The Biggest Little Farm

THE BIGGEST LITTLE FARM,  US, 2019. Directed by John Chester. 91 minutes. Rated PG (mild themes and infrequent coarse language.

This has proven to be a well-acclaimed documentary, especially for audiences interested in ecological and environmental themes. It has won a rather large cluster of award nominations and prizes, particularly in the United States.

The film opens with Californian bushfires, huge fires, threatening the farm of John and Molly Chester. But, the film goes back to 2010, John Chester being a cinematographer especially for nature documentaries, his wife, Molly, being a personal chef. She has a dream of the best possible farm, cultivating a great number of crops, many fruit trees, animals on the farm as well.

This is not a story of immediate success. In fact, while there are quite a number of successes, there are also quite a number of risks, failures, disappointments. The Chesters attribute their desire to buy land and develop the farm to the soulful eyes of the dog that touches their fancy and they buy. This is a recurring theme through 10 years of farming – but, after some years, the Chester’s have a boy and he becomes a powerful motivation for success.

The Chesters are enthusiastic, initially mocked by friends and family, Molly being a particularly good enthuser and, gradually, many friends want to invest. They find some land, deserted, rather barren – and they buy it. One of Molly’s pre-requisites is to find an advisor who is an expert on natural farming and they find one in an eccentric character, Alan York, who guides them, somewhat nonchalantly even in the face of disappointments, to believe in the earth doing its job, and the principle of biodiversity where everything on the farm contributes to its development.

The action of the film goes year by year for seven years, some years of plenty, some years of famine, and the death of Alan York. There is quite a lot of information in the screenplay, difficulties were not anticipated, beautiful fruit being pecked by birds, coyotes raiding the chickens, gophers upsetting the soil, owls preying on gophers, the appearance of snails and the discovery that ducks consume snails at a great rate.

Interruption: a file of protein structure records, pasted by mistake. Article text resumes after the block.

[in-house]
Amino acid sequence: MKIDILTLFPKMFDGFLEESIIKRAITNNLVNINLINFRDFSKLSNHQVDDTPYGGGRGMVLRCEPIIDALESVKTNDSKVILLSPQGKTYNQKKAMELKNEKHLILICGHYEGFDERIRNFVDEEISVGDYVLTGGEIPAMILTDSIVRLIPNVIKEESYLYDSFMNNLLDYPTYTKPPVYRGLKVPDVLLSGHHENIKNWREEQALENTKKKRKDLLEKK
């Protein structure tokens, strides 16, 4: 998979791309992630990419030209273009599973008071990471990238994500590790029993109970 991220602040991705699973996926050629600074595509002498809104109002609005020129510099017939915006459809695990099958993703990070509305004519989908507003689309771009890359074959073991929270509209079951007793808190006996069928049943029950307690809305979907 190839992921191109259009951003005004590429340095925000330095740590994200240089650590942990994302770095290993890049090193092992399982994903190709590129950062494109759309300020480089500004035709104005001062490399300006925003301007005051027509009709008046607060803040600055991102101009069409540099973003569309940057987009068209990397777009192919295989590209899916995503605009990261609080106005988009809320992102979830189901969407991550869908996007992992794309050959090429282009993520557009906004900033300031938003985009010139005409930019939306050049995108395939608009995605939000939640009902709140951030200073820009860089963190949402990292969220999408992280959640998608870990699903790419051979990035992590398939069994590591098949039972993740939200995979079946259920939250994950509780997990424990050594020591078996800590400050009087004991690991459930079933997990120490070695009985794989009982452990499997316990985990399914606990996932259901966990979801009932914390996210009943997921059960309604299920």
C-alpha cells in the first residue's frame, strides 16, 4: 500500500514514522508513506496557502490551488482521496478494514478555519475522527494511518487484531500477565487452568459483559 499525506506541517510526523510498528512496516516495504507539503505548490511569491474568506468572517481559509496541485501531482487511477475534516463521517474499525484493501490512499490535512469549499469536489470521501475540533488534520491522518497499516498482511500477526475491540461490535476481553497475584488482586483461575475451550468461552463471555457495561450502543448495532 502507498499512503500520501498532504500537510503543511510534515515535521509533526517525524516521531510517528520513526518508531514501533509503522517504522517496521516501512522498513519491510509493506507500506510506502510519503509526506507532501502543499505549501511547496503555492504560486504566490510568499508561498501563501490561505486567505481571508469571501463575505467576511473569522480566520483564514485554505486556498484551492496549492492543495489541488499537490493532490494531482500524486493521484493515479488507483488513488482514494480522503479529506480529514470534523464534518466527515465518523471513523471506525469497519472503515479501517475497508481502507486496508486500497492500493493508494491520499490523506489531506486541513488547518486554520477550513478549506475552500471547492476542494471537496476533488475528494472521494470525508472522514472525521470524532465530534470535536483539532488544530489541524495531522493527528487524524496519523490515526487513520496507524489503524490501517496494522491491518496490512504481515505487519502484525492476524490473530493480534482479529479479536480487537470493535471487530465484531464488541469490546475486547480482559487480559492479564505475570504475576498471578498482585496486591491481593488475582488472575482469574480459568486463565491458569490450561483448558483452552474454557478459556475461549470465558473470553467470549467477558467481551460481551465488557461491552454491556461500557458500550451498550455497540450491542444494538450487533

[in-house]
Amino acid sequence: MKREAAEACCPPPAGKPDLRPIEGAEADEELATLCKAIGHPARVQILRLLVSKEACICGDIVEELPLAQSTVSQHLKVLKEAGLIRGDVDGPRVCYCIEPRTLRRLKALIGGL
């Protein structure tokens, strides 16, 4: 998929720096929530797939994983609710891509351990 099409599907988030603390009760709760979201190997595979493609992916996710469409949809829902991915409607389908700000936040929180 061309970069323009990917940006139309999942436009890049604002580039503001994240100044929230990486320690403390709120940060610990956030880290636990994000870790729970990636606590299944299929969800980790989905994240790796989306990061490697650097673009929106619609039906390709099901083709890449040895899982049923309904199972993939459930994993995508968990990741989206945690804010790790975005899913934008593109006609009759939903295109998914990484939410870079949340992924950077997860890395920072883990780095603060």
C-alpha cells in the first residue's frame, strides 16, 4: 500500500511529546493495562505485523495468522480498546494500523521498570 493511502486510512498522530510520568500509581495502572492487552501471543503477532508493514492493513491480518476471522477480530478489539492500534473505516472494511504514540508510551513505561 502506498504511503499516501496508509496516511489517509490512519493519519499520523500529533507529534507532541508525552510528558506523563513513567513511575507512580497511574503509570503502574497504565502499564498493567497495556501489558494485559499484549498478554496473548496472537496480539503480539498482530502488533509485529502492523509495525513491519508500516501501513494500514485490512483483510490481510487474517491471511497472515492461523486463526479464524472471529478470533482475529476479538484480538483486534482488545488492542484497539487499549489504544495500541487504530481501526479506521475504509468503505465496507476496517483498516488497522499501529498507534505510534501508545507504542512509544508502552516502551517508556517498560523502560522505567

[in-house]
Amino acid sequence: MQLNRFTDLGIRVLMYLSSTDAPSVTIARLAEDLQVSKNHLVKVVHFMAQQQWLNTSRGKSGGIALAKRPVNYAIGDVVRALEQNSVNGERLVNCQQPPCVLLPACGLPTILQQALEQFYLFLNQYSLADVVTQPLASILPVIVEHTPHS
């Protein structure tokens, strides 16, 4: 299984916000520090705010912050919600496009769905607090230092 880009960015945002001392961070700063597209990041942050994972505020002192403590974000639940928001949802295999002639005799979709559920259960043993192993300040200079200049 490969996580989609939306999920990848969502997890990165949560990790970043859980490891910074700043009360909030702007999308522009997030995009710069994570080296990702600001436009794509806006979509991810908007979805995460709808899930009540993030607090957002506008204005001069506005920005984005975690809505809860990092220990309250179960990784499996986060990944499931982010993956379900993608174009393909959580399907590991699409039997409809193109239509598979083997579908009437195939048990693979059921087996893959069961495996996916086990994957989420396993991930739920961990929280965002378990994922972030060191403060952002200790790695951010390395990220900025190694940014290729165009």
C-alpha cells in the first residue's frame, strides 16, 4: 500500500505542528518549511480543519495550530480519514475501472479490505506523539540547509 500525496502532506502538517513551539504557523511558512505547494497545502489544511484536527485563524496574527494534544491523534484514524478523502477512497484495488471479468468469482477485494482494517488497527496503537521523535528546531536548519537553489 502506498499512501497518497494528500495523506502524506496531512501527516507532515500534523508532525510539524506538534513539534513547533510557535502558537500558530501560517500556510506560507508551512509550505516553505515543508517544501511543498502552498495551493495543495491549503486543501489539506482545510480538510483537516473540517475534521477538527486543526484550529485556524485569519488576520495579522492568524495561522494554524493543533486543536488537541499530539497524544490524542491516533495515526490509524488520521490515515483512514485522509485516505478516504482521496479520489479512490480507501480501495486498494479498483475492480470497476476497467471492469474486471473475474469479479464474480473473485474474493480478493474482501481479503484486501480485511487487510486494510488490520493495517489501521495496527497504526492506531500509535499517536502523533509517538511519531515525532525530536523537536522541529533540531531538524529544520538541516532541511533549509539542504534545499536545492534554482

The Chesters and the many friends and volunteers who work with them, and the selling of produce at a local stall, remind us of how rich nature can be, the soil enriching plants and trees, the trees providing fruit, the animals contributing to compost, and so back to the earth. And, eventually we come back to the initial fire re but, spoiler alert, glad to say, the Chester’s farm is saved.

The couple have learned a great deal about nature. So does the audience, more than can be absorbed in one sitting. And the question, of course, it can be raised – how many farms like that of the testers are in the United States, around the world, contributing to the creative and productive collaborations with nature.

Madman                                               Released January 16th

Peter Malone MSC is an Associate of the Australian Catholic Office for Film and Broadcasting.

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